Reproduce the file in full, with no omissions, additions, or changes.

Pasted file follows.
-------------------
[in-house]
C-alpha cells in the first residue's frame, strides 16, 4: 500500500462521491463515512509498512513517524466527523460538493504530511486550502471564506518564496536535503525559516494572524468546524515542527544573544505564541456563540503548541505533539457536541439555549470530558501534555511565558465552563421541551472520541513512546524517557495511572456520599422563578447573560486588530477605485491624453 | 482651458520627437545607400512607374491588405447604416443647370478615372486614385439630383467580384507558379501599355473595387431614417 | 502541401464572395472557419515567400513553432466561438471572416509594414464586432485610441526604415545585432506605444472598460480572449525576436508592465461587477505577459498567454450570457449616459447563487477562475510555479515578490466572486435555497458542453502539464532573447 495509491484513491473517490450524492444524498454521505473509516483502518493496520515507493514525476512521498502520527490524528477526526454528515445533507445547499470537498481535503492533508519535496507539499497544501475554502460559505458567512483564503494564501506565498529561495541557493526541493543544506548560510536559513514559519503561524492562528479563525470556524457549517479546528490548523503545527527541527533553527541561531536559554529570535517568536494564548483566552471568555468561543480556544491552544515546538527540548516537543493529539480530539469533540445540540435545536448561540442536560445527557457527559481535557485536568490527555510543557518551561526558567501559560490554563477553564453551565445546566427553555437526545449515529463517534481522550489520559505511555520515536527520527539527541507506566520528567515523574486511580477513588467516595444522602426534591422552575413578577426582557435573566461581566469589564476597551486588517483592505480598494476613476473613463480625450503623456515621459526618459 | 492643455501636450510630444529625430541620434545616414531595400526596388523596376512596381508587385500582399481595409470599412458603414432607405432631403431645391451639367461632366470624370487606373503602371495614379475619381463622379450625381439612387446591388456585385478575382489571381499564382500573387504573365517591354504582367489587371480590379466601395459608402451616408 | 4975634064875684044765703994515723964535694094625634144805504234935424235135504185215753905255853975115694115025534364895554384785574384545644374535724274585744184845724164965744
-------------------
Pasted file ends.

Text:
[in-house]
C-alpha cells in the first residue's frame, strides 16, 4: 500500500462521491463515512509498512513517524466527523460538493504530511486550502471564506518564496536535503525559516494572524468546524515542527544573544505564541456563540503548541505533539457536541439555549470530558501534555511565558465552563421541551472520541513512546524517557495511572456520599422563578447573560486588530477605485491624453 | 482651458520627437545607400512607374491588405447604416443647370478615372486614385439630383467580384507558379501599355473595387431614417 | 502541401464572395472557419515567400513553432466561438471572416509594414464586432485610441526604415545585432506605444472598460480572449525576436508592465461587477505577459498567454450570457449616459447563487477562475510555479515578490466572486435555497458542453502539464532573447 495509491484513491473517490450524492444524498454521505473509516483502518493496520515507493514525476512521498502520527490524528477526526454528515445533507445547499470537498481535503492533508519535496507539499497544501475554502460559505458567512483564503494564501506565498529561495541557493526541493543544506548560510536559513514559519503561524492562528479563525470556524457549517479546528490548523503545527527541527533553527541561531536559554529570535517568536494564548483566552471568555468561543480556544491552544515546538527540548516537543493529539480530539469533540445540540435545536448561540442536560445527557457527559481535557485536568490527555510543557518551561526558567501559560490554563477553564453551565445546566427553555437526545449515529463517534481522550489520559505511555520515536527520527539527541507506566520528567515523574486511580477513588467516595444522602426534591422552575413578577426582557435573566461581566469589564476597551486588517483592505480598494476613476473613463480625450503623456515621459526618459 | 492643455501636450510630444529625430541620434545616414531595400526596388523596376512596381508587385500582399481595409470599412458603414432607405432631403431645391451639367461632366470624370487606373503602371495614379475619381463622379450625381439612387446591388456585385478575382489571381499564382500573387504573365517591354504582367489587371480590379466601395459608402451616408 | 4975634064875684044765703994515723964535694094625634144805504234935424235135504185215753905255853975115694115025534364895554384785574384545644374535724274585744184845724164965744